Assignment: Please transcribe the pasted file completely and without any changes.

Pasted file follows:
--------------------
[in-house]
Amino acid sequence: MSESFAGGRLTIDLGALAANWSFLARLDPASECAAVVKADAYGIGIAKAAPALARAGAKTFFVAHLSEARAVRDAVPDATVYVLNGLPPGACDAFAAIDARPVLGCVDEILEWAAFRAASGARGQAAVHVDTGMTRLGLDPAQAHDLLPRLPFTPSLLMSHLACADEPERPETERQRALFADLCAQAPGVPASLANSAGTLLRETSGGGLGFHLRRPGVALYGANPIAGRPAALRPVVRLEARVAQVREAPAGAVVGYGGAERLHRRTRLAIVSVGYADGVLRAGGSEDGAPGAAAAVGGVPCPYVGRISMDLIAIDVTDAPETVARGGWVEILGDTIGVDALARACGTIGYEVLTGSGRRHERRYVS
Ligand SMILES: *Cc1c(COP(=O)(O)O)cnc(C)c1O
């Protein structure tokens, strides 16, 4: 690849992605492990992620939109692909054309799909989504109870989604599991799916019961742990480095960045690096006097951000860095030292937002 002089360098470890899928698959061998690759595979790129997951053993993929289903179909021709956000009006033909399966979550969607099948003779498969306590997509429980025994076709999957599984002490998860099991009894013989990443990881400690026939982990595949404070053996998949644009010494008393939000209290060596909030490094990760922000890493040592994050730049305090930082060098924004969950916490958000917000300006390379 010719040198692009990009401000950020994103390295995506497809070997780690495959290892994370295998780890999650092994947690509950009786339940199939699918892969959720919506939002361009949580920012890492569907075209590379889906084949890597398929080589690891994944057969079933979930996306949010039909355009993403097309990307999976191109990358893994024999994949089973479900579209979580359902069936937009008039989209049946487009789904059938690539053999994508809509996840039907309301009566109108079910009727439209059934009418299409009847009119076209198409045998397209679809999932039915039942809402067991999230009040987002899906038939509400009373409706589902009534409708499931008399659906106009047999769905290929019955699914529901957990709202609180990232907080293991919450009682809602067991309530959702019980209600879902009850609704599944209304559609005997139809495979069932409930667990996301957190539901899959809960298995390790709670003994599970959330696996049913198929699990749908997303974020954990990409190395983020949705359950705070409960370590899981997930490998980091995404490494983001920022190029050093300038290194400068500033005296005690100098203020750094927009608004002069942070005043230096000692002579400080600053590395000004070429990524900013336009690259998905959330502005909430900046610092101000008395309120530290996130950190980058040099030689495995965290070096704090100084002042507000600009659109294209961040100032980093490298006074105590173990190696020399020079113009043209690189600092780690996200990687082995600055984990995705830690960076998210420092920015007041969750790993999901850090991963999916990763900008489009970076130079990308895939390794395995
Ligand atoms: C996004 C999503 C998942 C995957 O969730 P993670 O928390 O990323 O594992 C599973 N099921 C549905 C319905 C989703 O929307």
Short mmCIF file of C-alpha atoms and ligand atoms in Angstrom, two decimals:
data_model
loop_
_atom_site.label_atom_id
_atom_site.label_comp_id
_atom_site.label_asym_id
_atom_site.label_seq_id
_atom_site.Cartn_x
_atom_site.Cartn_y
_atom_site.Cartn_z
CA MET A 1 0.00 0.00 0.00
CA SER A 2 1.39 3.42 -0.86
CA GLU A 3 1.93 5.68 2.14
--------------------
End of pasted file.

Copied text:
[in-house]
Amino acid sequence: MSESFAGGRLTIDLGALAANWSFLARLDPASECAAVVKADAYGIGIAKAAPALARAGAKTFFVAHLSEARAVRDAVPDATVYVLNGLPPGACDAFAAIDARPVLGCVDEILEWAAFRAASGARGQAAVHVDTGMTRLGLDPAQAHDLLPRLPFTPSLLMSHLACADEPERPETERQRALFADLCAQAPGVPASLANSAGTLLRETSGGGLGFHLRRPGVALYGANPIAGRPAALRPVVRLEARVAQVREAPAGAVVGYGGAERLHRRTRLAIVSVGYADGVLRAGGSEDGAPGAAAAVGGVPCPYVGRISMDLIAIDVTDAPETVARGGWVEILGDTIGVDALARACGTIGYEVLTGSGRRHERRYVS
Ligand SMILES: *Cc1c(COP(=O)(O)O)cnc(C)c1O
């Protein structure tokens, strides 16, 4: 690849992605492990992620939109692909054309799909989504109870989604599991799916019961742990480095960045690096006097951000860095030292937002 002089360098470890899928698959061998690759595979790129997951053993993929289903179909021709956000009006033909399966979550969607099948003779498969306590997509429980025994076709999957599984002490998860099991009894013989990443990881400690026939982990595949404070053996998949644009010494008393939000209290060596909030490094990760922000890493040592994050730049305090930082060098924004969950916490958000917000300006390379 010719040198692009990009401000950020994103390295995506497809070997780690495959290892994370295998780890999650092994947690509950009786339940199939699918892969959720919506939002361009949580920012890492569907075209590379889906084949890597398929080589690891994944057969079933979930996306949010039909355009993403097309990307999976191109990358893994024999994949089973479900579209979580359902069936937009008039989209049946487009789904059938690539053999994508809509996840039907309301009566109108079910009727439209059934009418299409009847009119076209198409045998397209679809999932039915039942809402067991999230009040987002899906038939509400009373409706589902009534409708499931008399659906106009047999769905290929019955699914529901957990709202609180990232907080293991919450009682809602067991309530959702019980209600879902009850609704599944209304559609005997139809495979069932409930667990996301957190539901899959809960298995390790709670003994599970959330696996049913198929699990749908997303974020954990990409190395983020949705359950705070409960370590899981997930490998980091995404490494983001920022190029050093300038290194400068500033005296005690100098203020750094927009608004002069942070005043230096000692002579400080600053590395000004070429990524900013336009690259998905959330502005909430900046610092101000008395309120530290996130950190980058040099030689495995965290070096704090100084002042507000600009659109294209961040100032980093490298006074105590173990190696020399020079113009043209690189600092780690996200990687082995600055984990995705830690960076998210420092920015007041969750790993999901850090991963999916990763900008489009970076130079990308895939390794395995
Ligand atoms: C996004 C999503 C998942 C995957 O969730 P993670 O928390 O990323 O594992 C599973 N099921 C549905 C319905 C989703 O929307």
Short mmCIF file of C-alpha atoms and ligand atoms in Angstrom, two decimals:
data_model
loop_
_atom_site.label_atom_id
_atom_site.label_comp_id
_atom_site.label_asym_id
_atom_site.label_seq_id
_atom_site.Cartn_x
_atom_site.Cartn_y
_atom_site.Cartn_z
CA MET A 1 0.00 0.00 0.00
CA SER A 2 1.39 3.42 -0.86
CA GLU A 3 1.93 5.68 2.14